• Maggie Moulatsiotis
      Maggie Moulatsiotis on

      For any liquor law questions about your specific area, it’s best to check with your local licensing office. However, the type of glassware a non-alcoholic beverage is served in typically doesn’t matter, as long as it is clean and sanitized for use.

    • Maggie Moulatsiotis
      Maggie Moulatsiotis on

      This entirely depends on your area’s local liquor laws and the type of license you have. The best course of action is to review the type of liquor license you have with the local authorities such as the ABC (Department of Alcoholic Beverage Control). For example, in California this state ABC form shows the different types of licenses and the perimeters within them:

  3. To Whomever This Concerns; I am looking for applications for Pub Licenses,for Bar and Resturant,do you have them?if so,Please send me out a couple,one each, [Editor deleted address information].

    • Maggie Moulatsiotis
      Maggie Moulatsiotis on

      To obtain license application materials, you will need to contact your local state government. Find your state government’s website here and begin your search with any of these words: “beverage”, “liquor”, “liquor laws” or “liquor license”. Each site is a little different in how it’s set up, but those keywords should point you in the right direction. Good luck with your new business!

    • Maggie Moulatsiotis
      Maggie Moulatsiotis on

      This completely depends on your local laws. You will need to check the alcohol licensing mandates in your area.

  4. do you know of any information regarding states which used to have a quota system that now do not? In New Mexico the costs of licenses are obscenely expensive. I’m trying to get legislation passed that would re-write our archaic liquor codes. Just curious if there is a state that has gone through what New Mexico needs to do! Thanks for any info.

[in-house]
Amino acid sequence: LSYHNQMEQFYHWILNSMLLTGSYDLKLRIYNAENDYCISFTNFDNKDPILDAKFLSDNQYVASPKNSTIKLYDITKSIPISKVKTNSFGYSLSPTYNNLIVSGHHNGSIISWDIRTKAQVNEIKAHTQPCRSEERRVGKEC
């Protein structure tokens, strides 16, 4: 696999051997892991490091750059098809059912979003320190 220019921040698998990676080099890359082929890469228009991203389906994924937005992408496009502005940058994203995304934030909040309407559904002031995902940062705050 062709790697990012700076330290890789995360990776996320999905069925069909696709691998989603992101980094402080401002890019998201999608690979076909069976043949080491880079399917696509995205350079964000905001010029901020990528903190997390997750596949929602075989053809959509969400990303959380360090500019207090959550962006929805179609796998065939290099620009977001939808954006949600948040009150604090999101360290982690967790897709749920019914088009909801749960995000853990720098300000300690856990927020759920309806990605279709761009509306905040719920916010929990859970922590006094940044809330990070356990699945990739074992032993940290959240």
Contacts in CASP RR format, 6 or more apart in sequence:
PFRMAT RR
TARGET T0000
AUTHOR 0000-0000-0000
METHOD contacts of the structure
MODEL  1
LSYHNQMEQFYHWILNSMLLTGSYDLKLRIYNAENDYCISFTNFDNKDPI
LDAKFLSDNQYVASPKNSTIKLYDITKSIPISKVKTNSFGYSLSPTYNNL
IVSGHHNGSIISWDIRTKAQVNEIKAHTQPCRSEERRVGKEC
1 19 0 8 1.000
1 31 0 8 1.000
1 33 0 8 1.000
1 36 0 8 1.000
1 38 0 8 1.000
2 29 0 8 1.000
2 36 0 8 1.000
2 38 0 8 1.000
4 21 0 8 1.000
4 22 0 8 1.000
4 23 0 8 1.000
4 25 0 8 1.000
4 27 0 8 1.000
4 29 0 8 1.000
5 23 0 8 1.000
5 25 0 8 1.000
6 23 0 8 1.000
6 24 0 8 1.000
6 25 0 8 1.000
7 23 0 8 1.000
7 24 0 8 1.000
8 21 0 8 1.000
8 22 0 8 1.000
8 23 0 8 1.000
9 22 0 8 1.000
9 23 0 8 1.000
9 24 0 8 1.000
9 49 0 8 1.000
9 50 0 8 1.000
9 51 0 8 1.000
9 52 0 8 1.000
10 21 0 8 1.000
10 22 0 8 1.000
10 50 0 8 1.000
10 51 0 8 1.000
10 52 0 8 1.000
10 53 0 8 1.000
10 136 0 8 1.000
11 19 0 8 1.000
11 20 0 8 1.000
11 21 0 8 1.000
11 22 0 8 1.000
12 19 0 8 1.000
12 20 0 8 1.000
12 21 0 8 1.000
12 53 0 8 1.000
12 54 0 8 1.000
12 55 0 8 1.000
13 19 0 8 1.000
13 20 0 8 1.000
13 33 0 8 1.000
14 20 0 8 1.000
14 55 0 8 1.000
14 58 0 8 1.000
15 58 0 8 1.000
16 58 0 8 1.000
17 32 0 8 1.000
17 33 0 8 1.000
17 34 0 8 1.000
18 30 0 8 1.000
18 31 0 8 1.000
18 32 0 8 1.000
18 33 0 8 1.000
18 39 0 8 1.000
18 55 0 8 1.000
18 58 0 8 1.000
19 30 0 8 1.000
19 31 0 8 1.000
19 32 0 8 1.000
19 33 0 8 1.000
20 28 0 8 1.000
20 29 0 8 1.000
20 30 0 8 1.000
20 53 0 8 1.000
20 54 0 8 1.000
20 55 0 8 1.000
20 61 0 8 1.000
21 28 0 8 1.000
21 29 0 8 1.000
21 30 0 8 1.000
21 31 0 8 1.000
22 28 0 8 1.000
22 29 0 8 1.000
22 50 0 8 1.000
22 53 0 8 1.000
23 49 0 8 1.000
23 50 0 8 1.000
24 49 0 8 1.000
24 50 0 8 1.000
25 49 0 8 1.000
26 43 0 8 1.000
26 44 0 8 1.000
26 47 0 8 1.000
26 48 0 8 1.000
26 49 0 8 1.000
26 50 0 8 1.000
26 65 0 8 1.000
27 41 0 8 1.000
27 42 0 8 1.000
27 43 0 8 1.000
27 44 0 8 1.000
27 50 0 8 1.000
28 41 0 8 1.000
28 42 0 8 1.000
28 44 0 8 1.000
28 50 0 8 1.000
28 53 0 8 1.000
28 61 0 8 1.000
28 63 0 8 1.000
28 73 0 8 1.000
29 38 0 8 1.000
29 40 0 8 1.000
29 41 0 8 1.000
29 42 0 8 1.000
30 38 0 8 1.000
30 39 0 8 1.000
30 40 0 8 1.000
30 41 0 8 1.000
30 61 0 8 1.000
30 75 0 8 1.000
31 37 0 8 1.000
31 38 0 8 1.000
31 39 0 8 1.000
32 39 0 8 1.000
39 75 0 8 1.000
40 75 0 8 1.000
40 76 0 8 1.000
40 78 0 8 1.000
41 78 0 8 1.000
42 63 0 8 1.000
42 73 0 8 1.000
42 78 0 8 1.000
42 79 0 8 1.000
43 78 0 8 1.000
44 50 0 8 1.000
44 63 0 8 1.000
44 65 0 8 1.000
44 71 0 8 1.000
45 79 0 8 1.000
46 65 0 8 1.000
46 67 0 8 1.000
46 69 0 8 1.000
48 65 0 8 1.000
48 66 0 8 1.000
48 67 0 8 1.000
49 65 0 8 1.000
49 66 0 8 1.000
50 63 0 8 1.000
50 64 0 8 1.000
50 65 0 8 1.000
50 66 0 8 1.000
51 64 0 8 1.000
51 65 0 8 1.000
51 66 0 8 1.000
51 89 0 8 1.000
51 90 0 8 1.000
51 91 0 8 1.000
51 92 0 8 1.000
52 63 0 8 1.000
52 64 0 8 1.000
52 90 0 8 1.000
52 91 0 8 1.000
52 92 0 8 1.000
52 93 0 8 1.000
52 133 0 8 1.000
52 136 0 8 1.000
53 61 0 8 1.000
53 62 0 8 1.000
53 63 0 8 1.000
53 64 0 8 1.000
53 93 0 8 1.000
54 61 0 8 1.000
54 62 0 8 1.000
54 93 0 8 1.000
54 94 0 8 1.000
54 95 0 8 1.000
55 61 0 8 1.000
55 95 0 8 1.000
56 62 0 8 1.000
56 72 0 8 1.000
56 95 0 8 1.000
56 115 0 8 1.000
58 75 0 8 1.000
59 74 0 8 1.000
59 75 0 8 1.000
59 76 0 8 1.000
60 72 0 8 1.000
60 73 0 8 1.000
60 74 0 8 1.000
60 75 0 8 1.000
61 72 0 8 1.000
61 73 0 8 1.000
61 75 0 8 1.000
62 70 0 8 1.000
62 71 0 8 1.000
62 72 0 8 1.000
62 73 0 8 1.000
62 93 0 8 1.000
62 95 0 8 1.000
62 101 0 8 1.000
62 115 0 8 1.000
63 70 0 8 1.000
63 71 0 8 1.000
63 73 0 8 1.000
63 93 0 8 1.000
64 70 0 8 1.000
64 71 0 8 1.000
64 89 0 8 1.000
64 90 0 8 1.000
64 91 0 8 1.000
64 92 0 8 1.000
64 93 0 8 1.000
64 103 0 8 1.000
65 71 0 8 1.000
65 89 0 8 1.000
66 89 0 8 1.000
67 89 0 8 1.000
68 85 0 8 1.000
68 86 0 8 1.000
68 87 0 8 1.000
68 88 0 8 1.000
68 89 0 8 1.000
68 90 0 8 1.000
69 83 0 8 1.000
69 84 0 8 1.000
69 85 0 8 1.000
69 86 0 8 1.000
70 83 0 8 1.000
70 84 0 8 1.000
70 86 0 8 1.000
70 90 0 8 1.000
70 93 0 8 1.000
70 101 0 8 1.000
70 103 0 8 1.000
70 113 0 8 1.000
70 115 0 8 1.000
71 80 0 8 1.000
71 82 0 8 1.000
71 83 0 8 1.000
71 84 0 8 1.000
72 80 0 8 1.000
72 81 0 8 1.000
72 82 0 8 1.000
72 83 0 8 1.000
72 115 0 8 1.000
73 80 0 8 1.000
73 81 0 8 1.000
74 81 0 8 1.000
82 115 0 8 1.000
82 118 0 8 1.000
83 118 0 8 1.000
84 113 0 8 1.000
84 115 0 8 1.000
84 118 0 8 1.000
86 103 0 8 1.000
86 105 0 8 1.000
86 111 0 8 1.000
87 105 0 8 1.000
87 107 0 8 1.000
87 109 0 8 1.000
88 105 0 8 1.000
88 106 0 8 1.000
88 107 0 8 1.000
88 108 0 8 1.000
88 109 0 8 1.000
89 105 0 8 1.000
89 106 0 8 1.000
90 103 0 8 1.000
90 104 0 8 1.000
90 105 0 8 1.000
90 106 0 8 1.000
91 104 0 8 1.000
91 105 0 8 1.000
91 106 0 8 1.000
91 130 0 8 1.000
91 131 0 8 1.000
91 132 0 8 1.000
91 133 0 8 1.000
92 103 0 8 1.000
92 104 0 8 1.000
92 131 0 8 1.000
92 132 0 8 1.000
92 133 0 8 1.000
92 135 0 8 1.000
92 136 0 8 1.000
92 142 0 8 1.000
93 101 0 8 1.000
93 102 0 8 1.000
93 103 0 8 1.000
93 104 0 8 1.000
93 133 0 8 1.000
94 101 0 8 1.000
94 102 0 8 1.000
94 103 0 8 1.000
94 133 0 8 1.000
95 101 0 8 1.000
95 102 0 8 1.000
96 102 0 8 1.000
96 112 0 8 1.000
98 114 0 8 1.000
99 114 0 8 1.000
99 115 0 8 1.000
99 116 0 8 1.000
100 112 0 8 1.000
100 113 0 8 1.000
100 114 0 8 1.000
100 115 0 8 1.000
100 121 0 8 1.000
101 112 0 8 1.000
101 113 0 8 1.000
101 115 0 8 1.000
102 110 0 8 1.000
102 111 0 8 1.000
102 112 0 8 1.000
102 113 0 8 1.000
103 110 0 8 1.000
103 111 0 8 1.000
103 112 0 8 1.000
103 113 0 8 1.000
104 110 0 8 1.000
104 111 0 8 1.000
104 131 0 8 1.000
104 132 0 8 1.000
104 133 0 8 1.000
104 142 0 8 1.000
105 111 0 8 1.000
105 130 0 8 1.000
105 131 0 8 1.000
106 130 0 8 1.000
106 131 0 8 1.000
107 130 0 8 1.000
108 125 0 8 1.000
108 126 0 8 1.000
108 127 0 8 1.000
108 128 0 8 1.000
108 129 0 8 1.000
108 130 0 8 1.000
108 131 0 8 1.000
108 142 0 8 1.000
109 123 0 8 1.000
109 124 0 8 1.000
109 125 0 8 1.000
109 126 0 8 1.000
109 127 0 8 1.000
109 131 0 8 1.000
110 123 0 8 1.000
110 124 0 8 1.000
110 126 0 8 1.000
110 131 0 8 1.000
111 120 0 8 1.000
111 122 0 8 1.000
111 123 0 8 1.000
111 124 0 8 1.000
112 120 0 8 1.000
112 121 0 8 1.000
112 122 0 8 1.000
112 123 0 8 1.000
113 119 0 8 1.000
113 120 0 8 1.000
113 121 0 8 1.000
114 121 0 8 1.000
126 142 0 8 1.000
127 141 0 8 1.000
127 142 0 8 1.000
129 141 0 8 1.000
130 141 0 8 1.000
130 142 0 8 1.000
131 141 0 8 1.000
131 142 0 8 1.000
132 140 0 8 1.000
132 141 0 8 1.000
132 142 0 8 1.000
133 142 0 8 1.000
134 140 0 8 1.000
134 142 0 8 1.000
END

• Maggie Moulatsiotis
      Maggie Moulatsiotis on

      Sorry, we can’t help you there. But perhaps one of our readers knows the answer to your question!

  5. It bears repeating:
    Every state has a different law.
    Every local jurisdiction has a different law.
    Every license applicant is different.

    If you have questions, seek answers from a professional.

    Daniel Rubinow

    Chicago, IL

  6. Looks like I have to serve food ( light snacks and sandwiches) But I do not have a commercial kitchen. I’m willing to have a outside vendor bring in these item’s, but that are the laws regarding food in a non-food establishment?

    or Here is the statute: 12-47-409. Beer and wine license. (1) A beer and wine license shall be issued to persons selling malt and vinous liquors and fermented malt beverages for consumption on the premises. Beer and wine licensees shall have sandwiches and light snacks available for consumption on the premises during business hours, but need not have meals available for consumption.